# How do i design a high pass filters in MATLAB without using the builtin function?

i'm just not sure how to draw the frequency response (H) of the high pass filter? after drawing the frequency response I can get the b coefficient by taking the ifft of (H). So yeah, for a low pass filter, with a cutoff frequency of say pi/2 : the frequency response code will be `H = exp(-1*j*w*4).*(((0 <= w) & (w<= pi/2)) | ((2*pi - pi/2 <= w) & (w<=2*pi));` since the response is "1" between 0 and pi/2 and between (2*pi - pi/2) and 2*pi. Can you help me write H for a high pass filter? Thanx in advance.

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If you have a low-pass filter with frequency response `H_lp(w)`, you can find a corresponding high-pass filter `H_hp(w)` by subtracting its frequency response from 1.

``````H_hp(w) = 1 - H_lp(w)
``````

So if you want your high-pass filter to pass from `K` to `pi`, design a low-pass, which you already know how to do, that passes from `0` to `K`, then use the equation above to find the high-pass frequency response, and then take the IFFT of `H_hp`.

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Sort of. This will give you the complementary response, which may or may not be what you're after. See my answer, which involves translating the low-pass prototype up to Nyquist. –  Oliver Charlesworth Jan 2 '11 at 19:27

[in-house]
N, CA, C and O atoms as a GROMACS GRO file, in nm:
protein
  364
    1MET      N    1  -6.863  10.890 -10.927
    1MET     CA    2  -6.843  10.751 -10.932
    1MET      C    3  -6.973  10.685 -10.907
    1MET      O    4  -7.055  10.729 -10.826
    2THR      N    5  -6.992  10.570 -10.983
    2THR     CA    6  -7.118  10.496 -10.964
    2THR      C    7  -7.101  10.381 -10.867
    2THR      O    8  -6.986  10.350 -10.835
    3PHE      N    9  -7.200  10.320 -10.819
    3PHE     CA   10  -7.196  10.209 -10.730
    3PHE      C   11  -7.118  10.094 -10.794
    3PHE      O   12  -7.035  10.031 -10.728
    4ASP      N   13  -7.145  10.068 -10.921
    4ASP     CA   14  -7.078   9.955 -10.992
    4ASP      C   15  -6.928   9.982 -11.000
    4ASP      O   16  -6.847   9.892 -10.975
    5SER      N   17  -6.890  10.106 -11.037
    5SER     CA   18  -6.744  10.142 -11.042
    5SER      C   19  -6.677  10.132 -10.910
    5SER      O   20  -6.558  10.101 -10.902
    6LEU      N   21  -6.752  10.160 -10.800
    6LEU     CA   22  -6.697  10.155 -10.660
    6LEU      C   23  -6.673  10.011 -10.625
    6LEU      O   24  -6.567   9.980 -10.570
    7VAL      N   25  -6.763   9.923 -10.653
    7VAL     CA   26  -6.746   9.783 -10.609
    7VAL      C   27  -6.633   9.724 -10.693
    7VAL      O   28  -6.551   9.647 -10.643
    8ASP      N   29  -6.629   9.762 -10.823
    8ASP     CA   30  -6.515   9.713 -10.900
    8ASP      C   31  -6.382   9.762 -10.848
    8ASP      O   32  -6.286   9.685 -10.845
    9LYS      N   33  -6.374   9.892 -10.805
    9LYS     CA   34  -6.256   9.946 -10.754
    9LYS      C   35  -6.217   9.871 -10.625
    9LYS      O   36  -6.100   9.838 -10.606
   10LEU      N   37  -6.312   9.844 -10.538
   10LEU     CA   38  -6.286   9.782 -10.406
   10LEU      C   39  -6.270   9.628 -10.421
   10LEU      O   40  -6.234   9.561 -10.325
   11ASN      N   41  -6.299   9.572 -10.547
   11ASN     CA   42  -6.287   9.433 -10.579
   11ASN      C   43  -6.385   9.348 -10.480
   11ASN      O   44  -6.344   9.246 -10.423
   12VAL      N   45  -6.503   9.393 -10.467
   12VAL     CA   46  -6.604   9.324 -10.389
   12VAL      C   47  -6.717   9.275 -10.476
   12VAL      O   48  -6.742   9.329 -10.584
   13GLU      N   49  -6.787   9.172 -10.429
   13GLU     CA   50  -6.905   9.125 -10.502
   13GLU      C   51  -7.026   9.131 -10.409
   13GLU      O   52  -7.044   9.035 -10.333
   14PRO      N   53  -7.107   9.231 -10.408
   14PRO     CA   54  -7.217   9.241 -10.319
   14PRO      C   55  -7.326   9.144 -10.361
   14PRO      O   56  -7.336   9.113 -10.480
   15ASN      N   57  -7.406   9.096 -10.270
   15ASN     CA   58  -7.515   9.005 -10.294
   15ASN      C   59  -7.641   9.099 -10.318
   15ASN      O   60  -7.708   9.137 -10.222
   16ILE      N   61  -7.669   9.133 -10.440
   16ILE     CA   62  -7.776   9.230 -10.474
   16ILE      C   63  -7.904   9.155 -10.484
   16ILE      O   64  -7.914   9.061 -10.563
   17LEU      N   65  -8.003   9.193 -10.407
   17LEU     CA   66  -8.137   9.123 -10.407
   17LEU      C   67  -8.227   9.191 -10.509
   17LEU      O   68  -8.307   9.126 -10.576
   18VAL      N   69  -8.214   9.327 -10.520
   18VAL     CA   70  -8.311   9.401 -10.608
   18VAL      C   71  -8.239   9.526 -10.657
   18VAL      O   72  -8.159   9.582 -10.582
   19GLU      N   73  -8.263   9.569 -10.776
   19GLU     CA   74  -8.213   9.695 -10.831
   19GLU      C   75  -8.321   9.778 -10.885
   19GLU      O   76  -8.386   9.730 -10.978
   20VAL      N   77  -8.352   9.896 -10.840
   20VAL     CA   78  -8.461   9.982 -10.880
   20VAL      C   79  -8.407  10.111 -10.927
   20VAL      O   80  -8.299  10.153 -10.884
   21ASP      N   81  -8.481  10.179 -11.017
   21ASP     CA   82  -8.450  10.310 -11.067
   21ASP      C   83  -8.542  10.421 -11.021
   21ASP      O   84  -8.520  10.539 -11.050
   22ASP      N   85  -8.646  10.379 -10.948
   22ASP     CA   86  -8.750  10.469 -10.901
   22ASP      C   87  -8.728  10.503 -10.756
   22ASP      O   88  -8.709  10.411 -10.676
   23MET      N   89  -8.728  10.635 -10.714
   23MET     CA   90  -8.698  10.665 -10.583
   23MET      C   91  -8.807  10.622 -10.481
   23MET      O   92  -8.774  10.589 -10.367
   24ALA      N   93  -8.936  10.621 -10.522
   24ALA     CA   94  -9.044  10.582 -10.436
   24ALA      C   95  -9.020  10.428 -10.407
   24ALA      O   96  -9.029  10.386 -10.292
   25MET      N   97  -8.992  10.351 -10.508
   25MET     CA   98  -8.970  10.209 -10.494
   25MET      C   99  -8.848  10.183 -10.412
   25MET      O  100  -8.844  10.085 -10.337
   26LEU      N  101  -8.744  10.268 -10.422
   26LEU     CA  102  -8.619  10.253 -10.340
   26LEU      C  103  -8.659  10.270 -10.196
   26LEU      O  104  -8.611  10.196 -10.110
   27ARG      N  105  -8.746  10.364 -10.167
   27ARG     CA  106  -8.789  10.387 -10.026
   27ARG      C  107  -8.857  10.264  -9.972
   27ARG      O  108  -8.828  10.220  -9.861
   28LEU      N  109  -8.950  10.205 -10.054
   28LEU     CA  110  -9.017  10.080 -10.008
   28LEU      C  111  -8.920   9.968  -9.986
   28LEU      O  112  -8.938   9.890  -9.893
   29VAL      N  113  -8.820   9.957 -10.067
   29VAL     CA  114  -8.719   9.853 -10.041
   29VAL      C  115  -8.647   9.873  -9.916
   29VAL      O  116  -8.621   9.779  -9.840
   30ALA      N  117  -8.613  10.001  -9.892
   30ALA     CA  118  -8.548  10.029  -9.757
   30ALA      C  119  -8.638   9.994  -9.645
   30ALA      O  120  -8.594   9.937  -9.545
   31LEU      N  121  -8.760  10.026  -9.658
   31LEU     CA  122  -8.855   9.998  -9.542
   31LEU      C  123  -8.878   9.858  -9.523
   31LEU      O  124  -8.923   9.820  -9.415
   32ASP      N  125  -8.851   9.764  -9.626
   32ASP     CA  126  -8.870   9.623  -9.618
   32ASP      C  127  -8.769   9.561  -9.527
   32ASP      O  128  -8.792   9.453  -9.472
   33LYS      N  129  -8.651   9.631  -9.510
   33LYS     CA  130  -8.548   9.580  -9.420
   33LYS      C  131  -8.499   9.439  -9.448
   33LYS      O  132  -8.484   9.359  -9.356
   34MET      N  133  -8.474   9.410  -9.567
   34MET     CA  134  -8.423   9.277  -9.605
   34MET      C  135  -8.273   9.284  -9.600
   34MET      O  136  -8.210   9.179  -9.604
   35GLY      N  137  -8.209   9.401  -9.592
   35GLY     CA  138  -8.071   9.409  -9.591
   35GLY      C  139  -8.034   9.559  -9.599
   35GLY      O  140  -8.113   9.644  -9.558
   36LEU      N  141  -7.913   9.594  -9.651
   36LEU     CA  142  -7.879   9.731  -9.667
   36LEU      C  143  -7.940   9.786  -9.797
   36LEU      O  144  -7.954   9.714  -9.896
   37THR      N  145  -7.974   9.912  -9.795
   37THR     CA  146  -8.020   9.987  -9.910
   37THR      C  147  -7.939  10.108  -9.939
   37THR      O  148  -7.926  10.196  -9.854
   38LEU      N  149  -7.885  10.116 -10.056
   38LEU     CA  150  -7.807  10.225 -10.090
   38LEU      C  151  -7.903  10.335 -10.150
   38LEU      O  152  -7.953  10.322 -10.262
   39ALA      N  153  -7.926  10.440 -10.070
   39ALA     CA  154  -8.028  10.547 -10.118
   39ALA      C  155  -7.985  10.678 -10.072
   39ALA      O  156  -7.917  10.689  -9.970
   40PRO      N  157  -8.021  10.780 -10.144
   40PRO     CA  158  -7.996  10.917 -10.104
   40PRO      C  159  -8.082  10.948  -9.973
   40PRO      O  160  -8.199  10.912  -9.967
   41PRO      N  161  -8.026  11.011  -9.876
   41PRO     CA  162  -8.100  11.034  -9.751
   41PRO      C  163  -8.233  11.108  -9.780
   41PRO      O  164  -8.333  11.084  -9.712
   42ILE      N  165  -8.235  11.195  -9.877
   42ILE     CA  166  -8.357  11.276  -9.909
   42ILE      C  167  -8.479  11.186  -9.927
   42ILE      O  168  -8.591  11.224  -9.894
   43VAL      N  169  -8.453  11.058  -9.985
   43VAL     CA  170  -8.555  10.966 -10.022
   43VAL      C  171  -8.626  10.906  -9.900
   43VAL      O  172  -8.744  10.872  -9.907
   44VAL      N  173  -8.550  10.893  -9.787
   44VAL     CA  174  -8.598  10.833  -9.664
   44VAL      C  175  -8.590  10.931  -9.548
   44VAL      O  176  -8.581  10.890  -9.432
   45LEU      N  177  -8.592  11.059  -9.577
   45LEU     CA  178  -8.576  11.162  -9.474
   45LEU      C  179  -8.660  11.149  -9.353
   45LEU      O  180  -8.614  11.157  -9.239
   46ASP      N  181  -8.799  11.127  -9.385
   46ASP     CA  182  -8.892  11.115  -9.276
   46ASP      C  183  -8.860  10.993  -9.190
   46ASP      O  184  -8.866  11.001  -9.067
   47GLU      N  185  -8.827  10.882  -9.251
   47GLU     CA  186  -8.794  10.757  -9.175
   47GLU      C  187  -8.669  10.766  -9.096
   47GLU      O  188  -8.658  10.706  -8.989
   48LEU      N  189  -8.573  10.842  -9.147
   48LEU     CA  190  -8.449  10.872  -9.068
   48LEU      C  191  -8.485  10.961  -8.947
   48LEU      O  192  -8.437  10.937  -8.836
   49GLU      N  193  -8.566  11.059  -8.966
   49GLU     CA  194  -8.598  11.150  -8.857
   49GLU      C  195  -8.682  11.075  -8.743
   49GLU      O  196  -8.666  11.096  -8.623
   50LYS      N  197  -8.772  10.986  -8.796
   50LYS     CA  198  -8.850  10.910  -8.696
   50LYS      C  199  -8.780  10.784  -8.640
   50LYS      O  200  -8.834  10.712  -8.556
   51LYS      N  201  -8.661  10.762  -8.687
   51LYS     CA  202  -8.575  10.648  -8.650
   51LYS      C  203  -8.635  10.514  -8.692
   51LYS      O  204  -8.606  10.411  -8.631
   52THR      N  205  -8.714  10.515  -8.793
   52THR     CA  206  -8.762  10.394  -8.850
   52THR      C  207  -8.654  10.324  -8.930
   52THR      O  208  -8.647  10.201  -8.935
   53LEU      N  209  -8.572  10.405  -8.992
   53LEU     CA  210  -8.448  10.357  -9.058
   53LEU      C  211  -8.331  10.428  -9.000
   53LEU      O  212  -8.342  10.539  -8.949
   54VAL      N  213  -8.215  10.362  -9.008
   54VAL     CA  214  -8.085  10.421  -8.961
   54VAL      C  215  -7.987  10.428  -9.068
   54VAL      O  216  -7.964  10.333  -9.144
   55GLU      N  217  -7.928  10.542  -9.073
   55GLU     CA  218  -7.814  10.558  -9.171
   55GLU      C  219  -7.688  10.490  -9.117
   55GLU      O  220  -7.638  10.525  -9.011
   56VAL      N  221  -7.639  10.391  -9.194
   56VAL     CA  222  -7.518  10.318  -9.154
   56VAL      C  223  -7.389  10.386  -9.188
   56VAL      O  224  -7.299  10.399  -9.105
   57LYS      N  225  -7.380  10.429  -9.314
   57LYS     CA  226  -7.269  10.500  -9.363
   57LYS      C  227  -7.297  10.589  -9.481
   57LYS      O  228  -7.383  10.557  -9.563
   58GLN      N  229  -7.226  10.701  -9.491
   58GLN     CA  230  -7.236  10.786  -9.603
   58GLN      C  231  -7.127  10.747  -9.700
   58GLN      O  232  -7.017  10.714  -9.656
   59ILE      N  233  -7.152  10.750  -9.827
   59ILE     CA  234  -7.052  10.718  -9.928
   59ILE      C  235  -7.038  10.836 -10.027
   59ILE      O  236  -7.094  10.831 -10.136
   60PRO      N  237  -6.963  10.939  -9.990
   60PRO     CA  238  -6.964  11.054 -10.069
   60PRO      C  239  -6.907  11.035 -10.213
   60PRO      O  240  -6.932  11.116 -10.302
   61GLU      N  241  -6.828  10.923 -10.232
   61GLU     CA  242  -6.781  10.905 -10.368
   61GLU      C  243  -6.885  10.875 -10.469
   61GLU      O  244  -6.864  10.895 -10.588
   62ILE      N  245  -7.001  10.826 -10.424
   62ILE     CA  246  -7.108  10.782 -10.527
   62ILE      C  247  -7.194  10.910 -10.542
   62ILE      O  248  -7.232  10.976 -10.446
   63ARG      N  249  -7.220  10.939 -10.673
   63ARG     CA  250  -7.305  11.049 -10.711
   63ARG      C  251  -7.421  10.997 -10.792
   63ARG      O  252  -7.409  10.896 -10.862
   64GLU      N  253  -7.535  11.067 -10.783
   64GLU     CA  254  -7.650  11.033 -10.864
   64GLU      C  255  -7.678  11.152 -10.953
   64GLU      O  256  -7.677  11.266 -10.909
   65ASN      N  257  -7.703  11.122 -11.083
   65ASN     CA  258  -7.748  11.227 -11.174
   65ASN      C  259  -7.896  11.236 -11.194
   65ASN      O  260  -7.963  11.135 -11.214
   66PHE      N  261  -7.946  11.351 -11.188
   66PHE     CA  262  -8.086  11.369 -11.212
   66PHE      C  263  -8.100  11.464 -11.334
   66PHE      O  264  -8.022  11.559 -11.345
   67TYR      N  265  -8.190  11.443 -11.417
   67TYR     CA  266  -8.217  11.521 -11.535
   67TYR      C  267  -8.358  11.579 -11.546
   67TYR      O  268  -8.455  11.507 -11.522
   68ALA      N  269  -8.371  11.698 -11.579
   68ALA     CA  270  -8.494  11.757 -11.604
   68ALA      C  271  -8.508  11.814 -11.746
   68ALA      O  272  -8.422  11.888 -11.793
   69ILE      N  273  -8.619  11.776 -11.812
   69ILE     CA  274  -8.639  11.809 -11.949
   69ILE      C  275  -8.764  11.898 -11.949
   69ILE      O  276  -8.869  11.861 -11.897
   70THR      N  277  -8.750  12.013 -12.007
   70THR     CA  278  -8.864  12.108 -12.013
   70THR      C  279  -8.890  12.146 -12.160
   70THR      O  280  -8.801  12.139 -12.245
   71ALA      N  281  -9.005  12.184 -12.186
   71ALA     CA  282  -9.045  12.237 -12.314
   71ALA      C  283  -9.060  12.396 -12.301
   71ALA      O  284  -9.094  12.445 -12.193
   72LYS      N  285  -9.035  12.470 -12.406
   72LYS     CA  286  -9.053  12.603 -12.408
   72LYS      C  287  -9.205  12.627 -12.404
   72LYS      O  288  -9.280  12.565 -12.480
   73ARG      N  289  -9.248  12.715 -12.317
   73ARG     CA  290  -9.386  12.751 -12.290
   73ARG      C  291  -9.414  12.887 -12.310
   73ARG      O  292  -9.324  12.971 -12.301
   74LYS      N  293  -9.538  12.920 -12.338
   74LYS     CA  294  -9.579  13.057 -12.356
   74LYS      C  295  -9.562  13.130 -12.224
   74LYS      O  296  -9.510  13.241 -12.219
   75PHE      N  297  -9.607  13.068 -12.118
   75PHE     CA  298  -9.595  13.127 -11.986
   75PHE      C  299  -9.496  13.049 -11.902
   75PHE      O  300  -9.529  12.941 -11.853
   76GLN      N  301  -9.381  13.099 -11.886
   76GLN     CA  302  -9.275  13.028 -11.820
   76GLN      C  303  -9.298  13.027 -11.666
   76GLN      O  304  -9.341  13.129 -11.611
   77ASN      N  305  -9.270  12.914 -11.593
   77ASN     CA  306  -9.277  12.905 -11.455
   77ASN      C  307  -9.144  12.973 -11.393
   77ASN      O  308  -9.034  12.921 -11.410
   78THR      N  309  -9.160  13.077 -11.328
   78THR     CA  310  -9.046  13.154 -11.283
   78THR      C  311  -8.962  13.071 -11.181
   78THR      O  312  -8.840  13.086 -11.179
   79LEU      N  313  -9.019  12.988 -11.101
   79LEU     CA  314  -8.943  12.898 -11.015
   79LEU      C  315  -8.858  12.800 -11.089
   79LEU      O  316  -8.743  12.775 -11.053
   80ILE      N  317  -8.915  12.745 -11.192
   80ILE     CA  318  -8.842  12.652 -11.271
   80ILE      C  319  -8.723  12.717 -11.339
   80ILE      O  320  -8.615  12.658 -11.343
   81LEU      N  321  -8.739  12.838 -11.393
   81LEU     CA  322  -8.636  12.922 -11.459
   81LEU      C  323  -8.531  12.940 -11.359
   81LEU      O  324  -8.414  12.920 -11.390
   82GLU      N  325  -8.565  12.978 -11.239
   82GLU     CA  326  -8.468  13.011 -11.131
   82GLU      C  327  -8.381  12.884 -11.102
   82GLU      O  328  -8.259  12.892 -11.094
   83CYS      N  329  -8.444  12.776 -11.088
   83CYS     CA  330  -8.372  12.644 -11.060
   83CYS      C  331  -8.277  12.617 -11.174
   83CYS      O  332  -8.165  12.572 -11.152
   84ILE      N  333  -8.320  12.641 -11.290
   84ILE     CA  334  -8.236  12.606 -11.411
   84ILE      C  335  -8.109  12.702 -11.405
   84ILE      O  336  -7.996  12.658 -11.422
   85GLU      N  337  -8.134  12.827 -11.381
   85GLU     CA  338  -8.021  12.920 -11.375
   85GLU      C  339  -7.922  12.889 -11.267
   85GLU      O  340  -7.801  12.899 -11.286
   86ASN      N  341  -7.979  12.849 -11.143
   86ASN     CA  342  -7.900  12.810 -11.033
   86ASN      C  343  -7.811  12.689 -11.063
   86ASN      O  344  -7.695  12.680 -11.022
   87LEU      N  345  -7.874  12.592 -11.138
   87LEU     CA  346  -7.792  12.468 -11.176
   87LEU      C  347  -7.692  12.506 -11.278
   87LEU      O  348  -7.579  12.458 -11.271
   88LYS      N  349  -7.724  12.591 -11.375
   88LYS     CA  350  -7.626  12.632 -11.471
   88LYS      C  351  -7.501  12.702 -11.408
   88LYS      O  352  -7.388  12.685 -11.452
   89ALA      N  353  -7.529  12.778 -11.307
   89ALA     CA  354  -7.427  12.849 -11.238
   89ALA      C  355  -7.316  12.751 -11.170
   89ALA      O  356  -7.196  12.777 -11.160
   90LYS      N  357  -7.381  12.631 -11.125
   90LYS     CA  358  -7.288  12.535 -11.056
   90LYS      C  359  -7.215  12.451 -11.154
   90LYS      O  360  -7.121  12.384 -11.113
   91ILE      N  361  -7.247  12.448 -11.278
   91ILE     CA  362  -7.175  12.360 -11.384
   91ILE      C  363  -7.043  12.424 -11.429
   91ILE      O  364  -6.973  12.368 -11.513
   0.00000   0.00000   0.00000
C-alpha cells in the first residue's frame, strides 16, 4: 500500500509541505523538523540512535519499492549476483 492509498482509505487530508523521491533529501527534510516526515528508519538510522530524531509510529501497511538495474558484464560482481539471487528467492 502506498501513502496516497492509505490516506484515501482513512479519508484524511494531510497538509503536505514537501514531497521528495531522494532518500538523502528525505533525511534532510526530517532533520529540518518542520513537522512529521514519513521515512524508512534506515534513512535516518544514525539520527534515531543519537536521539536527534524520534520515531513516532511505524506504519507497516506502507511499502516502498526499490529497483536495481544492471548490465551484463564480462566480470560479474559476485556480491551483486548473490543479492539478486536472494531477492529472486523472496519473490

If you have the impulse response, `b[n]`, of a low-pass filter, you can convert it to an equivalent high-pass filter by mixing up to the Nyquist frequency. You do this by multiplying with a complex exponential: `exp(j*pi*n)`. However, this is very easy, as this is simply the sequence `+1, -1, +1, -1, ...`. Therefore, simply multiply every other sample of `b[n]` by -1.

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+1, this is by far the easier way to go. It works for IIR filters too - multiply the numerator coefficients by `+1, -1, +1, ...` and the denominator coefficients by `-1, +1, -1, ...`. –  mtrw Jan 2 '11 at 21:19